A phrase book is filled with common vocabulary and phrases that are indexed and categorized to help you out when you’re traveling. If you’re in a bind, you can whip this out and flip to the page you need and read the translated text to someone you’re speaking to. If your accent is terrible, then you can always point to the phrase.
Yes, this may be a bit old school given the ever increasing digital language app market, but it can also do a lot of good! If you’re worried about your phone getting stolen or you run out of battery, a small phrase book can make a world of difference.
6. Download language and translation apps.
For those of you on the go, an app may be your best chance of learning the basics before your trip. A simple search in the app store and you’ll find so many options that you may be overwhelmed. There are apps that help you learn a language, phrasebooks, or even translate one language to another.
Have 5 minutes to spare before your meeting? Great! Spend that time using one of these apps:
Duolingo - Duolingo is free to use and includes a mix of lessons that involve reading, listening, writing and speaking. I find that the best apps make learning a language like a game. Duolingo makes it fun by awarding you points for completing lessons and getting bonus points for a job well done. It encourages you to practice every day by letting you know how many days you’ve used it in a row (don’t wanna break that 60-day streak now, do ya?). Sign in with your Facebook or Google+ account and you can also track how your friends are doing. A bit of healthy competition can make learning fun!
Other language learning apps:
7. Use visual aids.
You may have seen pictures or articles floating around about the T-shirt being sold with emoji icons all across it. One such shirt, from IconSpeak, is making a splash in the travel world. The idea is simple, print a shirt with emoji symbols for places and things that you may need while traveling. Whether you need a bed to sleep in, searching for free wi-fi, or in need of a hospital, all you have to do is point to the image on your shirt, and hopefully the person you’re interacting with can assist you with what you need.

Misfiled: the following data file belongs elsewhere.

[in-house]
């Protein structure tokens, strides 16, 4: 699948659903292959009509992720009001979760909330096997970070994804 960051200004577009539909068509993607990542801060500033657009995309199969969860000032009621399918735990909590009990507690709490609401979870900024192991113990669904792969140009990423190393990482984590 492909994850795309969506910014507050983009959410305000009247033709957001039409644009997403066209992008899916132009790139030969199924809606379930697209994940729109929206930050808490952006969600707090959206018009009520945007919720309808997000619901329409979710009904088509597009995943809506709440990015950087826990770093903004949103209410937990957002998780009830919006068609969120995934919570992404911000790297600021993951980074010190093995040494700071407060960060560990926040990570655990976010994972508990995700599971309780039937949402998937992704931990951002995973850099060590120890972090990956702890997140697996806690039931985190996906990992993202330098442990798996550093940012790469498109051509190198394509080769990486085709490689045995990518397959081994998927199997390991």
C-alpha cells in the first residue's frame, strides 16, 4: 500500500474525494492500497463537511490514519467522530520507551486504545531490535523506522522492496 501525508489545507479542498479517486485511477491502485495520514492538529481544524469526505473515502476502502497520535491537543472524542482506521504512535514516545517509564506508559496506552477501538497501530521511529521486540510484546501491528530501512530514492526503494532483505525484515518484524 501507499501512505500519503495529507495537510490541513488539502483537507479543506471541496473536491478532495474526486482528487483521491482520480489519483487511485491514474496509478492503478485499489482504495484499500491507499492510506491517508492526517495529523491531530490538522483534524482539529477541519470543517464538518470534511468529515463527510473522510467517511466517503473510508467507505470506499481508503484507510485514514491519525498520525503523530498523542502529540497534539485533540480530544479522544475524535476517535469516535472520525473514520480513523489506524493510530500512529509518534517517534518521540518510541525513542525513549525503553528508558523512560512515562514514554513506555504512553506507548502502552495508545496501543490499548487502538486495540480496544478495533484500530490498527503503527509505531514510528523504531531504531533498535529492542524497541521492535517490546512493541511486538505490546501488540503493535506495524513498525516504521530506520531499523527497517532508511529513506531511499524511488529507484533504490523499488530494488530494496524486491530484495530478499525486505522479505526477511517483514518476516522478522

If this isn’t for you, you can also print a page of images for things you may need. If you have a strict diet or allergies, this can be especially helpful. If you have a nut allergy, having an allergy card with images and a translation can be vital! Many companies also have fold out laminated translators that have pictures of what you might need during your trip.
8. Hand gestures.
Those nights playing charades may come in handy now. Yes, it can be terribly embarrassing, but if you need something and you’re unable to say it or point to an image of it, you can always mime it! Avoid anything vulgar of course. Hopefully, someone will get a laugh out of it (including you), and you’ll get pointed in the right direction.
9. Hire an interpreter.
If you are traveling for business and are relying upon this trip to solidify a deal or establish a working relationship with another company, you can’t afford any language misinterpretations. An interpreter can bridge the language gap and also cultural differences as well.
If you’re traveling for pleasure and not for business, you can always get the benefits of hiring an interpreter too (or even a variation of this). A tour guide is one of these alternatives. If you’re headed to the museum or another tourist spot, sign up for a guided tour. You’ll learn much more about the history of the area and their culture than you ever would just walking around on your own.
10. Be persistent.
In touristy areas, you’ll probably be handed an English menu at a restaurant and asked what you would like to order in English too. Instead of ordering in English, try your best to use your newfound vocabulary because you didn’t learn it for nothin’!
If you come across someone that speaks English (or may be learning English) they may want to practice it with you. Insist that you would like to practice their language first, but if you get to a point in a conversation when you can’t keep up you can offer to switch to English (but only after you’ve given it an honest effort). If you do speak in English, speak slowly and keep your vocabulary simple so you are best understood.
Have you ever let a language barrier get in between you and visiting another country?
What language apps, books, or programs have worked best for you and why?